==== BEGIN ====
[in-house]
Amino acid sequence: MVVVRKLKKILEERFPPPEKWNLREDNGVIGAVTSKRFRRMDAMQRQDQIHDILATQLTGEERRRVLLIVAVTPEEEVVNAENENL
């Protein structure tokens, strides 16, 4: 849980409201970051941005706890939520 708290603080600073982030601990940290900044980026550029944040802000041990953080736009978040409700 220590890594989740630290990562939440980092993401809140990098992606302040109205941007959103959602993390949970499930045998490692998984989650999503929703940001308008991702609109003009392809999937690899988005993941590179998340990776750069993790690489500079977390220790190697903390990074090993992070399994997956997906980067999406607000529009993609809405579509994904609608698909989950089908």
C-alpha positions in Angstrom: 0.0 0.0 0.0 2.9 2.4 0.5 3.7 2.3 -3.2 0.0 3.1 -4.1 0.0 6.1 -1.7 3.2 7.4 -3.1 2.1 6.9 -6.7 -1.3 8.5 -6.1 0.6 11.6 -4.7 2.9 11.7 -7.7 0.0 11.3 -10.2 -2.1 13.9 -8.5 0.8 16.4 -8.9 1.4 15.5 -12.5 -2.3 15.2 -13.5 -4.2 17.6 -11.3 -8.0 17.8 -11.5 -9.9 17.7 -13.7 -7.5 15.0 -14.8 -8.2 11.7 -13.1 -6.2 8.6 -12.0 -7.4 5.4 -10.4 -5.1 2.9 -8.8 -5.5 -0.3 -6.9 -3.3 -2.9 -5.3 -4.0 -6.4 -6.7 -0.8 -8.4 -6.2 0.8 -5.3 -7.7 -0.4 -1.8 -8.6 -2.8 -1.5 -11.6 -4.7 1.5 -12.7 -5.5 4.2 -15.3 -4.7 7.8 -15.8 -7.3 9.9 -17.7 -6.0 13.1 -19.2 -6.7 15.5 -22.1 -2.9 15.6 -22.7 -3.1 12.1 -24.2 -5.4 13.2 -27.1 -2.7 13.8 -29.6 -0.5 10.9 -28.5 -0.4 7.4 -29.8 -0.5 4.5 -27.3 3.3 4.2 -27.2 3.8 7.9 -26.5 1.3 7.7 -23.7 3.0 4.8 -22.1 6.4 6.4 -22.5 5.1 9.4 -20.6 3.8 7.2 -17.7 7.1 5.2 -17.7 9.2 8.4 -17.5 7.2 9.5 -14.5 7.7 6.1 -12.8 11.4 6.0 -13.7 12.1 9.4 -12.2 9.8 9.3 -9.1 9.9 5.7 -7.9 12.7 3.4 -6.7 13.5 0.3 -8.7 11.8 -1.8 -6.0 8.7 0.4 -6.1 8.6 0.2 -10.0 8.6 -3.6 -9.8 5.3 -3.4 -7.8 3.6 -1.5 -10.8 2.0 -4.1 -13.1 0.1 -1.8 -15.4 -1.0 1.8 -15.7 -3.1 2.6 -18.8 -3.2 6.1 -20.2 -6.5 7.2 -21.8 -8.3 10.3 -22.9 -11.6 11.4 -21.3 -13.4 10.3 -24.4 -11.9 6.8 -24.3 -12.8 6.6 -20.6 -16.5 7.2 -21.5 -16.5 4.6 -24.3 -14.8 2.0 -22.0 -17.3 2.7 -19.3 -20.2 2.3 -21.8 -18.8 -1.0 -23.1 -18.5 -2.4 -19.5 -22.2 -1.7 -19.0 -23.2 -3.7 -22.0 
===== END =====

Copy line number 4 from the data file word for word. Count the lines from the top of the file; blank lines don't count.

C-alpha positions in Angstrom: 0.0 0.0 0.0 2.9 2.4 0.5 3.7 2.3 -3.2 0.0 3.1 -4.1 0.0 6.1 -1.7 3.2 7.4 -3.1 2.1 6.9 -6.7 -1.3 8.5 -6.1 0.6 11.6 -4.7 2.9 11.7 -7.7 0.0 11.3 -10.2 -2.1 13.9 -8.5 0.8 16.4 -8.9 1.4 15.5 -12.5 -2.3 15.2 -13.5 -4.2 17.6 -11.3 -8.0 17.8 -11.5 -9.9 17.7 -13.7 -7.5 15.0 -14.8 -8.2 11.7 -13.1 -6.2 8.6 -12.0 -7.4 5.4 -10.4 -5.1 2.9 -8.8 -5.5 -0.3 -6.9 -3.3 -2.9 -5.3 -4.0 -6.4 -6.7 -0.8 -8.4 -6.2 0.8 -5.3 -7.7 -0.4 -1.8 -8.6 -2.8 -1.5 -11.6 -4.7 1.5 -12.7 -5.5 4.2 -15.3 -4.7 7.8 -15.8 -7.3 9.9 -17.7 -6.0 13.1 -19.2 -6.7 15.5 -22.1 -2.9 15.6 -22.7 -3.1 12.1 -24.2 -5.4 13.2 -27.1 -2.7 13.8 -29.6 -0.5 10.9 -28.5 -0.4 7.4 -29.8 -0.5 4.5 -27.3 3.3 4.2 -27.2 3.8 7.9 -26.5 1.3 7.7 -23.7 3.0 4.8 -22.1 6.4 6.4 -22.5 5.1 9.4 -20.6 3.8 7.2 -17.7 7.1 5.2 -17.7 9.2 8.4 -17.5 7.2 9.5 -14.5 7.7 6.1 -12.8 11.4 6.0 -13.7 12.1 9.4 -12.2 9.8 9.3 -9.1 9.9 5.7 -7.9 12.7 3.4 -6.7 13.5 0.3 -8.7 11.8 -1.8 -6.0 8.7 0.4 -6.1 8.6 0.2 -10.0 8.6 -3.6 -9.8 5.3 -3.4 -7.8 3.6 -1.5 -10.8 2.0 -4.1 -13.1 0.1 -1.8 -15.4 -1.0 1.8 -15.7 -3.1 2.6 -18.8 -3.2 6.1 -20.2 -6.5 7.2 -21.8 -8.3 10.3 -22.9 -11.6 11.4 -21.3 -13.4 10.3 -24.4 -11.9 6.8 -24.3 -12.8 6.6 -20.6 -16.5 7.2 -21.5 -16.5 4.6 -24.3 -14.8 2.0 -22.0 -17.3 2.7 -19.3 -20.2 2.3 -21.8 -18.8 -1.0 -23.1 -18.5 -2.4 -19.5 -22.2 -1.7 -19.0 -23.2 -3.7 -22.0 